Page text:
20 ways to get the most from your key accounts

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Post on 12-Apr-2017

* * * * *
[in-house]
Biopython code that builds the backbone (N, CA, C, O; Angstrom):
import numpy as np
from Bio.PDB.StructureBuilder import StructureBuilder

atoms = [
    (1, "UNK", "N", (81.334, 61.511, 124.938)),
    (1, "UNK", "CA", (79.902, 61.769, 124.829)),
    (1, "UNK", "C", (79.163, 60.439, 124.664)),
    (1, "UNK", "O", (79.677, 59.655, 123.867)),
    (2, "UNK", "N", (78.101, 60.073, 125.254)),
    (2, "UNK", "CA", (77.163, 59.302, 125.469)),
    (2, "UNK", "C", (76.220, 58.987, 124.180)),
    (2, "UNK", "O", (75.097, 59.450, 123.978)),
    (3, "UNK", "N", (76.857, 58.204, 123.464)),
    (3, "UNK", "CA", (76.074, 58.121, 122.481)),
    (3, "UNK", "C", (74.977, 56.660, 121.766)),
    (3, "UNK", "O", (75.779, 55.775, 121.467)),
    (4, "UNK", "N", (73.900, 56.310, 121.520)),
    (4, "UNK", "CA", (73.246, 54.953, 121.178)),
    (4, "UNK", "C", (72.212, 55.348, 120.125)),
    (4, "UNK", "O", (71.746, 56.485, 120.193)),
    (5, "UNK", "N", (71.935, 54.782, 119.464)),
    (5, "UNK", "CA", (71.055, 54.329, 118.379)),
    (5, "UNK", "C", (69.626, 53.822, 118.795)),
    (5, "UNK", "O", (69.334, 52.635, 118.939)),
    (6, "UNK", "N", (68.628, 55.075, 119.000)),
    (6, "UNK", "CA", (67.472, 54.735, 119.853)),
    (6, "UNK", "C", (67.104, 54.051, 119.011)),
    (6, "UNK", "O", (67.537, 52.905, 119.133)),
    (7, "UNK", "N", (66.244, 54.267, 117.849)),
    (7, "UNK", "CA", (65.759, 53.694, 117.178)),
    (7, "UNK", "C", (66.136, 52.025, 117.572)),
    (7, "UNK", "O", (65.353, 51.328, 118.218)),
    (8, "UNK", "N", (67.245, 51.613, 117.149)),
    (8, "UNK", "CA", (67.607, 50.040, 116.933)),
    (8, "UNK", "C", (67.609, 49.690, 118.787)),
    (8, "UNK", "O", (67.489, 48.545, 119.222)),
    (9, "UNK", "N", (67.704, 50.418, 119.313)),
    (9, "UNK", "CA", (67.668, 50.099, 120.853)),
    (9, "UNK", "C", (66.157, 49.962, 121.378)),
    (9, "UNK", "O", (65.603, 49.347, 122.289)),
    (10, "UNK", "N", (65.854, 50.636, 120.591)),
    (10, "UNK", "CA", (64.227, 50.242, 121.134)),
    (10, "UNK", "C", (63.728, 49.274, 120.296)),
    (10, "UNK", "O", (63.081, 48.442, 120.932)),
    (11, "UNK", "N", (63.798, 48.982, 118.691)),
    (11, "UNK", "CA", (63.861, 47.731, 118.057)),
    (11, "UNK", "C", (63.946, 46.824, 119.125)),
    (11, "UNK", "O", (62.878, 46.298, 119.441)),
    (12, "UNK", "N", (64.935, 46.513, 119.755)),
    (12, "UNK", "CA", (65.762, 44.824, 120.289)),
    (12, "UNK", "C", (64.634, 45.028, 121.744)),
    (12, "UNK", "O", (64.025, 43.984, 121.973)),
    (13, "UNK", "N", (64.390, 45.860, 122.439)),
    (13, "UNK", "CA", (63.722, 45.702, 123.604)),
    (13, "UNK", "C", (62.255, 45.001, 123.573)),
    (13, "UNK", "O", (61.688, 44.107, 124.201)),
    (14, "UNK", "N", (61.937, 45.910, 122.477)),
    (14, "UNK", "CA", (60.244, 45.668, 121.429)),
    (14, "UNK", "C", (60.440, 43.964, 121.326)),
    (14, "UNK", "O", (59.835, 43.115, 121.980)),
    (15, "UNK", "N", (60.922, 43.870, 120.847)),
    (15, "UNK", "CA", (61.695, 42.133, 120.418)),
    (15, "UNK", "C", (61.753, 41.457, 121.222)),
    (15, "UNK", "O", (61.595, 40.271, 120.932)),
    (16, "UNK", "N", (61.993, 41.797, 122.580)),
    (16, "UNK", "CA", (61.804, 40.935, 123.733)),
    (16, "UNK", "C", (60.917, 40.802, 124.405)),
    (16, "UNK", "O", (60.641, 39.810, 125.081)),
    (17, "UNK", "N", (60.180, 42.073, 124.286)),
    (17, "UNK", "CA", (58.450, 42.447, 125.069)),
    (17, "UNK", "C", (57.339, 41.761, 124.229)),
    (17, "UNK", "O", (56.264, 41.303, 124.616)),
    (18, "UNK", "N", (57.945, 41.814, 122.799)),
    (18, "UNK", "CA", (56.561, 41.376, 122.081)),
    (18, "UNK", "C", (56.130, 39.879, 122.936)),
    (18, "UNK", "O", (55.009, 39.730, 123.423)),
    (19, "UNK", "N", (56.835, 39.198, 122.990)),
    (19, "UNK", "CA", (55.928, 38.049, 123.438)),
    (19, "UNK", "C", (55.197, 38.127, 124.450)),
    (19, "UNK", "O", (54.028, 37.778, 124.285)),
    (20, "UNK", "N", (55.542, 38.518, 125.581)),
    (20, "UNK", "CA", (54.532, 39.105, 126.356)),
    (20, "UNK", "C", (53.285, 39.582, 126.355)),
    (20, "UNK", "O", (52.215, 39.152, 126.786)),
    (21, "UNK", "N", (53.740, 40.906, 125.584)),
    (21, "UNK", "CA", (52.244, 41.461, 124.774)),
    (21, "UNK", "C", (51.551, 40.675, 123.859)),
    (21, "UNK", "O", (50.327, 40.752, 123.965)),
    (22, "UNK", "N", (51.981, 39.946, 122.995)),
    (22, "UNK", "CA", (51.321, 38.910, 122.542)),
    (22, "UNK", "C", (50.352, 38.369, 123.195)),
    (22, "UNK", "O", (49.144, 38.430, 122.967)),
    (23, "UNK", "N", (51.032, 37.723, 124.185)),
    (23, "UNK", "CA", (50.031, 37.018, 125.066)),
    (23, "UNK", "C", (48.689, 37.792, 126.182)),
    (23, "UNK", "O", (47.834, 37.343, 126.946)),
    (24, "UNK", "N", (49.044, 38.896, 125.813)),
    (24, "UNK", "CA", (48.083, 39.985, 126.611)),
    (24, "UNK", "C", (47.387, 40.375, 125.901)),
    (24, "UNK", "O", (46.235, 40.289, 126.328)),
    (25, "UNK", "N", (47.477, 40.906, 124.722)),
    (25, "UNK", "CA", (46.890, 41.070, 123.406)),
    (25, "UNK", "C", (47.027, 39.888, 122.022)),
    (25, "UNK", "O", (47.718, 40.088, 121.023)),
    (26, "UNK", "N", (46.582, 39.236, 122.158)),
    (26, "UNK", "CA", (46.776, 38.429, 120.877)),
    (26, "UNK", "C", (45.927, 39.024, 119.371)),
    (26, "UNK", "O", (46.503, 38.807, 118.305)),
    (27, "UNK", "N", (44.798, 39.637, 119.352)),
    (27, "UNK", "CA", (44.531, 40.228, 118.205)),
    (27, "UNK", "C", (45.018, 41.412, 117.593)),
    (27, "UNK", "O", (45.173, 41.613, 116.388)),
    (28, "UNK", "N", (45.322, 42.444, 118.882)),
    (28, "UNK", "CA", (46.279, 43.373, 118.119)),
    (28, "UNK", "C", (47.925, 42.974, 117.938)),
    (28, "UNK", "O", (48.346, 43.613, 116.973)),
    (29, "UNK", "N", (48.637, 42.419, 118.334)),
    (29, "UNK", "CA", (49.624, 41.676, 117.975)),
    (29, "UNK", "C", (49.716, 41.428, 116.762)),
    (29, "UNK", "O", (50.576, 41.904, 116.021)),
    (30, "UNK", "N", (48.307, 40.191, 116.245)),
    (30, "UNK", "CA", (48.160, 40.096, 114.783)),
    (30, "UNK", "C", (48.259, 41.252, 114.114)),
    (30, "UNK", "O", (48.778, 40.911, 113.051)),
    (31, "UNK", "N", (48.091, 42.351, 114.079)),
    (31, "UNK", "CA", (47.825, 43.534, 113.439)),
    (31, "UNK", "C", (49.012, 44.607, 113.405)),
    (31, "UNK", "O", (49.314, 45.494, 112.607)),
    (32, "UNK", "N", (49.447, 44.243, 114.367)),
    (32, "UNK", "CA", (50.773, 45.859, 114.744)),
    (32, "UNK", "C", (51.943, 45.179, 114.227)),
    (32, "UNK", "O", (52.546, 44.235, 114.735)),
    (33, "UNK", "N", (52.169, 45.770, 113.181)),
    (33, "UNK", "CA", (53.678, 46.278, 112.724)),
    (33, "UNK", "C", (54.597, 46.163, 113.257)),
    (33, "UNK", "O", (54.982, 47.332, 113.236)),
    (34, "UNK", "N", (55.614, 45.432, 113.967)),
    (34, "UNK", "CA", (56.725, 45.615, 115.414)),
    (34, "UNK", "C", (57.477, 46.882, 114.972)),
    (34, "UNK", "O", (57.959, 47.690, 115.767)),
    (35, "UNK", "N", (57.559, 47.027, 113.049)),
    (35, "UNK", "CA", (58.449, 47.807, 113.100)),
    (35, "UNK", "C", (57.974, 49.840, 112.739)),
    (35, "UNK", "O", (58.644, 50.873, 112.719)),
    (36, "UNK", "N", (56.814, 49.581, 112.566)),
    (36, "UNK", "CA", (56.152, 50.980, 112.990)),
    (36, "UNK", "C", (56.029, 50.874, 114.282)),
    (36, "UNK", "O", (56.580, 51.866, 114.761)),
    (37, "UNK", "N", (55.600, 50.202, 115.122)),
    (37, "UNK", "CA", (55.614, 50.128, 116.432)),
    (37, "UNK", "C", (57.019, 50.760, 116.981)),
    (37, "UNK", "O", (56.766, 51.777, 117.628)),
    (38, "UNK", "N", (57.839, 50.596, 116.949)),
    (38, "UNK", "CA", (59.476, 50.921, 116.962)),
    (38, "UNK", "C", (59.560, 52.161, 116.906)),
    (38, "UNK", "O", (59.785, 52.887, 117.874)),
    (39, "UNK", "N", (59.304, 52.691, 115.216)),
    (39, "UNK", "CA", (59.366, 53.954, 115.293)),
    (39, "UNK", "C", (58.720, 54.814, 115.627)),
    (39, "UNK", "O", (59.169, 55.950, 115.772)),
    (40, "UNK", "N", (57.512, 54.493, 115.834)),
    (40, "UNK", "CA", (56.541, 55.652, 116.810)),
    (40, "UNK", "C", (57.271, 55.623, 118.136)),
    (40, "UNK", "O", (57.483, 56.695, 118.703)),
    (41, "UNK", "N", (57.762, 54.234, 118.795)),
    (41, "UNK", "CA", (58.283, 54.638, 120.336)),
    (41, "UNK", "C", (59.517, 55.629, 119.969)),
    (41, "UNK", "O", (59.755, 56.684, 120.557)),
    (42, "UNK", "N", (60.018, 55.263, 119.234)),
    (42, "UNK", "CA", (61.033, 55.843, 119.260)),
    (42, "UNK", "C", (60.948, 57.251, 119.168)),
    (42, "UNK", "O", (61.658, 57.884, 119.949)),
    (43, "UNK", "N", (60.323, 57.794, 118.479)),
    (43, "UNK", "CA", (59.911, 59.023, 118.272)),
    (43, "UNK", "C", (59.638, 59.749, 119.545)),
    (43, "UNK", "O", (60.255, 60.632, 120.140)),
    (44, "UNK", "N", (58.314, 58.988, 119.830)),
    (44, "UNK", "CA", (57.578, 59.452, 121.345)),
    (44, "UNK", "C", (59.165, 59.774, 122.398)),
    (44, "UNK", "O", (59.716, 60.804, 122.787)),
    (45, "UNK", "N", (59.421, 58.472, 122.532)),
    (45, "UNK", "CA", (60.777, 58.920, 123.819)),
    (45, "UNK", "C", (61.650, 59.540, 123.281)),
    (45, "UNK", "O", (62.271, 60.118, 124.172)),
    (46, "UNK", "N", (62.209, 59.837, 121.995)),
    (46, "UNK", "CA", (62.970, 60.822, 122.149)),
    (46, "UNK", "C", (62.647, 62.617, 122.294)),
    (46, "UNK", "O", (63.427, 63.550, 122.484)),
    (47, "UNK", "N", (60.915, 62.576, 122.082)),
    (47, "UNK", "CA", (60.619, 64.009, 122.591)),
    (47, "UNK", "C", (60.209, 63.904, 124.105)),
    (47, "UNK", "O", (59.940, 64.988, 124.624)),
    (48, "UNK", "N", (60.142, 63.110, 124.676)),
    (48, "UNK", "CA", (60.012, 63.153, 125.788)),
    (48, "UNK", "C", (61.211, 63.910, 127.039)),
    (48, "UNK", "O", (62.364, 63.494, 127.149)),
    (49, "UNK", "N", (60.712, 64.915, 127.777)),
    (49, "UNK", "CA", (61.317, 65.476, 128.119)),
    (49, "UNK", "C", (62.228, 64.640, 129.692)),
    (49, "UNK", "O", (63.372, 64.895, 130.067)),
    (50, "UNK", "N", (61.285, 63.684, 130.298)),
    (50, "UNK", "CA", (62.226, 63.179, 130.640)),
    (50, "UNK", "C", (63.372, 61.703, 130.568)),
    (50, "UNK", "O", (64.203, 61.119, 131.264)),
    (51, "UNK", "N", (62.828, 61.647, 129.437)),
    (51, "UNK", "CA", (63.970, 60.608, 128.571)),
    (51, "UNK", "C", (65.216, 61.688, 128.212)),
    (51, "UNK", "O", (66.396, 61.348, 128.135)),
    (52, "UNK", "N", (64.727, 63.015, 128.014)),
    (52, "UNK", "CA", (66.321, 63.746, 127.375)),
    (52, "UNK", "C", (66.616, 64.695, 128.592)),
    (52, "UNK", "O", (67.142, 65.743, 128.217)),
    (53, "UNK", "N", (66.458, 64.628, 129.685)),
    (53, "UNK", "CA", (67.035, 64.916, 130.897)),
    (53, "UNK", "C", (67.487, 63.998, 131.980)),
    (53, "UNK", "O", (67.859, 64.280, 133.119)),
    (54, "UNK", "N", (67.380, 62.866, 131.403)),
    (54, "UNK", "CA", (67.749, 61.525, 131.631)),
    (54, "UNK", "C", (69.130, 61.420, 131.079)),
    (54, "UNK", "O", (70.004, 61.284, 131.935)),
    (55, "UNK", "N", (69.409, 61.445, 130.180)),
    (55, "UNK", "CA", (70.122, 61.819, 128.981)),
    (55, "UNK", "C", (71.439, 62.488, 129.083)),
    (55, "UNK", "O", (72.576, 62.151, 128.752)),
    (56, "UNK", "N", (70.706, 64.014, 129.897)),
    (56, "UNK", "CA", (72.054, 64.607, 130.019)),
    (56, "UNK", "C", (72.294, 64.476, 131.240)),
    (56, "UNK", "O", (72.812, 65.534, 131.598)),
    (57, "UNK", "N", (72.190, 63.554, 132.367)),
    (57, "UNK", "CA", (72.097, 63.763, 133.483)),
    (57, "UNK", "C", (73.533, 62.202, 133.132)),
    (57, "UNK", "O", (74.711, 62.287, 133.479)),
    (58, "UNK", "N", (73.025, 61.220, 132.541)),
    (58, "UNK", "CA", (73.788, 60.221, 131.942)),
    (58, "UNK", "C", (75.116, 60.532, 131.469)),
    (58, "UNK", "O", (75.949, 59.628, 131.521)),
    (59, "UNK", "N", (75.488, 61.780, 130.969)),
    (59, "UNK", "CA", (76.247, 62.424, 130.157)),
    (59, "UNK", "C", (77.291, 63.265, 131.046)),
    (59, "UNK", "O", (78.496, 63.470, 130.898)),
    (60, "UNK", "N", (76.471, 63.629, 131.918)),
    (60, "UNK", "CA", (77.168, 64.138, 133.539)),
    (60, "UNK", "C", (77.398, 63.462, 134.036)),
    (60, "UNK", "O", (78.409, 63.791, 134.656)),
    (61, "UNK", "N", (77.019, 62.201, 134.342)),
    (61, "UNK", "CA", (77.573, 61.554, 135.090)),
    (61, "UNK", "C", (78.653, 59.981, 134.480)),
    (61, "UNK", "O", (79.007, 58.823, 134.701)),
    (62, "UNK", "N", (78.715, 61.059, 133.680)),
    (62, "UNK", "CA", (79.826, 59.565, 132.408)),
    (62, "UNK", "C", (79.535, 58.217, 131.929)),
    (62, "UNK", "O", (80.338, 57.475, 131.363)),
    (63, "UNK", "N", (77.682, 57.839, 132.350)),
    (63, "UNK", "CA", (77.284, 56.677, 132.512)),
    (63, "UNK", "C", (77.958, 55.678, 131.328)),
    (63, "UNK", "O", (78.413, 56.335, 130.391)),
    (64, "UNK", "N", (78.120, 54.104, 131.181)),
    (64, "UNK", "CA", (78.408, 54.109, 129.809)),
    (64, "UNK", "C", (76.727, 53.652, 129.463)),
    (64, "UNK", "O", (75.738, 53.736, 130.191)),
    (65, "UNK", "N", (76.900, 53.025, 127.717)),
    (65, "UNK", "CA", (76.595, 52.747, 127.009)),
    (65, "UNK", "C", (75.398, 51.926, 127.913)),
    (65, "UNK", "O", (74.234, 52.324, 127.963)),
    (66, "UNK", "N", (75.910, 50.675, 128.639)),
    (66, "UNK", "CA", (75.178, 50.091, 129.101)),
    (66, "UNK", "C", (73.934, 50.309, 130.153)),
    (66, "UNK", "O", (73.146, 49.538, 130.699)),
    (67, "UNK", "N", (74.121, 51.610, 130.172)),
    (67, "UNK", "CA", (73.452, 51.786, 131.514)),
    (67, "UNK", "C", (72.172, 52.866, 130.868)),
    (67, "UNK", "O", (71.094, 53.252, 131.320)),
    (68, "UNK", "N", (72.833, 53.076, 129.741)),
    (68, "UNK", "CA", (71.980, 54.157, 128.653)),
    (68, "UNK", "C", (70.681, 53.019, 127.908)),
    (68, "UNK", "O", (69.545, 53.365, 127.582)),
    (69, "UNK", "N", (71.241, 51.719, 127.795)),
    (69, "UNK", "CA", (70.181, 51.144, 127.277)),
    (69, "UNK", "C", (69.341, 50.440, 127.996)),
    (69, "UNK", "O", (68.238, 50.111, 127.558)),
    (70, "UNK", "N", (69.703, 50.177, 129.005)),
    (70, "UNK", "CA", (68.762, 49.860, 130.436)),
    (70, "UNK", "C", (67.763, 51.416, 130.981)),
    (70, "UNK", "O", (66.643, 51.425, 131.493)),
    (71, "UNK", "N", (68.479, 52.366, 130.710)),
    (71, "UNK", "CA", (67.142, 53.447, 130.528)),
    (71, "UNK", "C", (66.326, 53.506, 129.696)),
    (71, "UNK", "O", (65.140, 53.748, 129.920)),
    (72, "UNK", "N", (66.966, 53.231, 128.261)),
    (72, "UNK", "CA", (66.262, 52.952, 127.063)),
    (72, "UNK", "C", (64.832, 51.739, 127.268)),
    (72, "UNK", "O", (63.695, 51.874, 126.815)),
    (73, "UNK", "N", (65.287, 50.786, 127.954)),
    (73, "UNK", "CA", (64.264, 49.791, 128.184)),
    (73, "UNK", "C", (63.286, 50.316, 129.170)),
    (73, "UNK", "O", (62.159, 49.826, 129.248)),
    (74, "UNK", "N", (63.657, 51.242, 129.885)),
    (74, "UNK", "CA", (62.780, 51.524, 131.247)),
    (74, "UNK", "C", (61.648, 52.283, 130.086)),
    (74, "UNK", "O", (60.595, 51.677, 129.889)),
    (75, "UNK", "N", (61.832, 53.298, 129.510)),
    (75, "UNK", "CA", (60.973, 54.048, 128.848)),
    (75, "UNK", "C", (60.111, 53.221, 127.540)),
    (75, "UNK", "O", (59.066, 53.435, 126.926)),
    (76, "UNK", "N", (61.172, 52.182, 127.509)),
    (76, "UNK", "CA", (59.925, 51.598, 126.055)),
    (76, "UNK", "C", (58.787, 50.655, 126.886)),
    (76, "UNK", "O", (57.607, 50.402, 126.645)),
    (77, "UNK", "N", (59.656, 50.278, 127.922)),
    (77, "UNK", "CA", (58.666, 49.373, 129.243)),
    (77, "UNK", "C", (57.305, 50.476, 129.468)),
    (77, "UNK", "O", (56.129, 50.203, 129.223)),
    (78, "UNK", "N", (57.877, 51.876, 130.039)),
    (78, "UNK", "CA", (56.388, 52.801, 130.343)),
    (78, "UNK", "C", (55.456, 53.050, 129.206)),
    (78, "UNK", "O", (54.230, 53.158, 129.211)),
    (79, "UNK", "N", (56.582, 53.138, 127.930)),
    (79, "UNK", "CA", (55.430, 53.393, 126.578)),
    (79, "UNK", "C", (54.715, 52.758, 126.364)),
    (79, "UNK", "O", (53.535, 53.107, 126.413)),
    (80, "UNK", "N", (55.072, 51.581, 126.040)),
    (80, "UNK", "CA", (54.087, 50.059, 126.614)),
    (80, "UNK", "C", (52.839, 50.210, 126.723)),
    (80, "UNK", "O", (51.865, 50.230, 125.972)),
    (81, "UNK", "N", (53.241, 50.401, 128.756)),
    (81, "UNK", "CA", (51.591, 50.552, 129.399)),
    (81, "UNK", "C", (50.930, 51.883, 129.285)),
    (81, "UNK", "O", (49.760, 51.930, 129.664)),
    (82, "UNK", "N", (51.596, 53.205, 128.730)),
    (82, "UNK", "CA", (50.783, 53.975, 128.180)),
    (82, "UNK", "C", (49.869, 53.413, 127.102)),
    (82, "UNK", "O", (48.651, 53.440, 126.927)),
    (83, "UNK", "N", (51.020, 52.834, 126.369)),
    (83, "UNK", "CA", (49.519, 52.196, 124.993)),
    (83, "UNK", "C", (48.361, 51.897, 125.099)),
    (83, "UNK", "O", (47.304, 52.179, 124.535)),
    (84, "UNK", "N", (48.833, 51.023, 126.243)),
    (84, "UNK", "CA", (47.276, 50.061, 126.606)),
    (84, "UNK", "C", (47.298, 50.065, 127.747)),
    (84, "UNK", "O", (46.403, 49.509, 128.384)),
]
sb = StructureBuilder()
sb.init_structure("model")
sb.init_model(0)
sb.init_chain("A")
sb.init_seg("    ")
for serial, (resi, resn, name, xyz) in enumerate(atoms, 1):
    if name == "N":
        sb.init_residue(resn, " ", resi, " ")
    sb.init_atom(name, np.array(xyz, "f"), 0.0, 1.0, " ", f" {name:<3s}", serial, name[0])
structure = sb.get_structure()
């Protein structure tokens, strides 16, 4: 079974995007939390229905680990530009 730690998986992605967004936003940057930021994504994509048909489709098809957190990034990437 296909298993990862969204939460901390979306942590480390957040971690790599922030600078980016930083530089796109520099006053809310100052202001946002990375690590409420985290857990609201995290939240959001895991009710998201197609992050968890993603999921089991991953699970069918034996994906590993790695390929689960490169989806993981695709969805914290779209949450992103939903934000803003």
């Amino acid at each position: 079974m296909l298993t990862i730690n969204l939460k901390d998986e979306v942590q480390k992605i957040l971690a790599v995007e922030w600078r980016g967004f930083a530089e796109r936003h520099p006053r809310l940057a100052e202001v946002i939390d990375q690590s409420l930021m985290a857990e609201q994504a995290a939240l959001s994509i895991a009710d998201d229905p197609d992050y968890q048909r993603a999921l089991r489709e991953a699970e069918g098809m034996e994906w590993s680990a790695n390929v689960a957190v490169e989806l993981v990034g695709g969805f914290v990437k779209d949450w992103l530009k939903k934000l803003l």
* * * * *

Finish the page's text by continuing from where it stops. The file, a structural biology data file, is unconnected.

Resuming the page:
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www.mercuri.net For more information contact: Dave Cusdin Tel: + 44 771 368 66 35 Email: Dave-Cusdin@mercuri.co.uk PLANNING IS EVERYTHING Key account management is a complex task. Doing it right requires commitment and, above, all, preparation. Here, we outline 20 ways to get the most out of relationships with your top customers. A Mercuri International White Paper Page 1 (3) IDENTIFY YOUR KEY ACCOUNTS Ask your employees who your ten most important customers are and you can be sure to receive countless, often-contrasting replies. One leading chemical company Mercuri International works with received 56 different answers from 10 senior managers to that same question. Consider which of your customers you could not afford to lose and what makes them invaluable to your company. Effective key account management starts at senior management level so avoid leaving strategic decisions to operational sales people as those that manage such relationships are often too close to their customers to assess their value objectively. Initiate high-level agreement on your selection criteria and make sure everyone at your company knows who the key accounts are and why. Top performing organisations consistently recognise their key accounts. Once you have identified and nominated a select number of top customers, dont forget youll also need to manage all those non-key accounts. The long tail of smaller companies you work with cannot be ignored. This may even require a complete review of your distribution strategy for services and products. A leading US technology corporation started its key account programme with 200 nominated global accounts. They soon realised they had far too many and cut that number down to a handful before building it back up again when they had the resources in place. Reviews were done regularly to make sure key accounts were properly identified and communicated properly throughout the company. Effective key account management starts at senior management level 1. What are your key accounts? 2. Focus on your most important clients 3. Do less, better 4. Decide how to manage non-key accounts Mercuri International White Paper Page 2 (3) PLANNING IS EVERYTHING. CONT. www.mercuri.net For more information contact: Dave Cusdin Tel: + 44 771 368 66 35 Email: Dave-Cusdin@mercuri.co.uk PLAN EFFECTIVELY When you plan a key account management process, it is important you include information about the culture and aims of your top customers. The process should also contain specific sales and business objectives for the coming year together with stage goals against which the account manager can gauge progress. A key account management plan is typically written early in the year. The sales director then signs it off and it is shelved until appraisal time. A dynamic plan, however, is reviewed and examined on a regular basis. Mercuri International advocates a 90-30 plan. Plan your actions for the next 90 days and decide what point you want to reach in your relationships with key accounts. Every 30 days, review your progress. Account management is not the sole responsibility of your account managers. It is imperative they talk to all the stakeholders in the supplier-buyer business relationship. Ideally, your plan will be co-authored with your customers and they will have a mirror-image supplier plan. A large European life insurer Mercuri International works with runs a STRAT for NAT day once a year, where the key accounts team gets together to review the previous years activities and plan what they want to achieve internally. The customer is then brought in after lunch to give insight and the mornings plan is reviewed and refined later the same day. CHANGE THE WAY YOU SELL Aim to move away from transactional selling and product pushing to focus more on what you could be offering to strengthen a long-term relationship with your key accounts. You will only be considered a key supplier if the customer understands why your solutions will have a strategic impact on their business. Include a broad group of stakeholders in your relationship with the customer. The C Suite must be engaged in these conversations. Key account managers essentially become CEOs of large virtual teams of people that can number anywhere from 20-200. There are plans to be implemented, queries answered, complaints resolved, contacts maintained, business trends monitored and orders fulfilled. Sales management authority Andrew Sobell has written extensively on this subject. In his latest book All For One, he explains how account managers should lead many to many relationships. Theres a risk of forgetting a vital part of the relationship: selling. No key account management process can be successful without an important selling component. New contacts should be developed, spending on supplied products increased, complementary products sold and value services added. BE STRATEGICALLY SERIOUS Key account management needs to become a board-level concern. Your top customers are likely to have made a strategic decision to enter into a significant relationship with your organisation and high levels of spend will often need board level sign off. All the effective programs Mercuri International runs have a head of key accounts at senior executive level or at least have a voice (or direct contact) at board level. In order to truly deliver an outstanding experience for your most important customers, strategic decisions need to be taken that give clear direction on customer retention, service provision, special terms and conditions, tailor-made logistics and delivery packages. Everything listed here needs to be given strategic-level authorisation and sponsorship. A dynamic plan is reviewed and examined regularly 1. Sell your relationship 2. Sell higher and wider 3. Team sell, involve others 4. Sell more, not less Mercuri International White Paper Page 3 (3) PLANNING IS EVERYTHING. CONT. www.mercuri.net For more information contact: Dave Cusdin Tel: + 44 771 368 66 35 Email: Dave-Cusdin@mercuri.co.uk Whenever Mercuri International runs a kick off workshop, we always insist that the sales director, head of manufacturing, COO, and ideally the CEO, be engaged. Key account management will have an impact on the business at all levels so senior stakeholders need to be implicated from the start. Each of your key accounts should have an executive committee or board-level sponsor for the account as point of escalation rather than day-to-day operations. A head of department cannot provide a key account management plan with the support it needs. Annual reviews with client must be done at senior level on both sides. This is the only way to make a difference. Once your key account management process is up and running, theres a temptation to let it slip down the priority list. An effective account management program must move to the top of your long-term agenda and may require a rethink of strategic governance. INVEST IN YOUR TEAM The demanding skillset required to perform key account management is not typically acquired in other positions and not learned at a college or academy. The position requires a deep understanding of the objectives of your customer, not solely the capacity to sell. Key account management is not limited to selling and requires long-term vision and strong teamwork. Key account managers effectively become the CEO of a horizontal business. Key account managers need support from all areas of the company in order to deepen their understanding of the needs of the customer. Review and recognition of a key account managers successes will encourage them to perform better next time. Dont rely on hiring in key account managers. Grow your own. People with a sales background people require broader commercial and business management competence and technocrats need to be equipped with more relationship and leadership skills. Annual reviews must be done at a senior level on both sides 1. High level engagement from the start 2. Have a champion with access to the board 3. Use executive sponsors 4. Maintain strategic momentum Key account management is more than just selling 1. Special skills needed 2. Key account managers are CEOs 3. Reward key account managers 4. Appoint from within rather than externally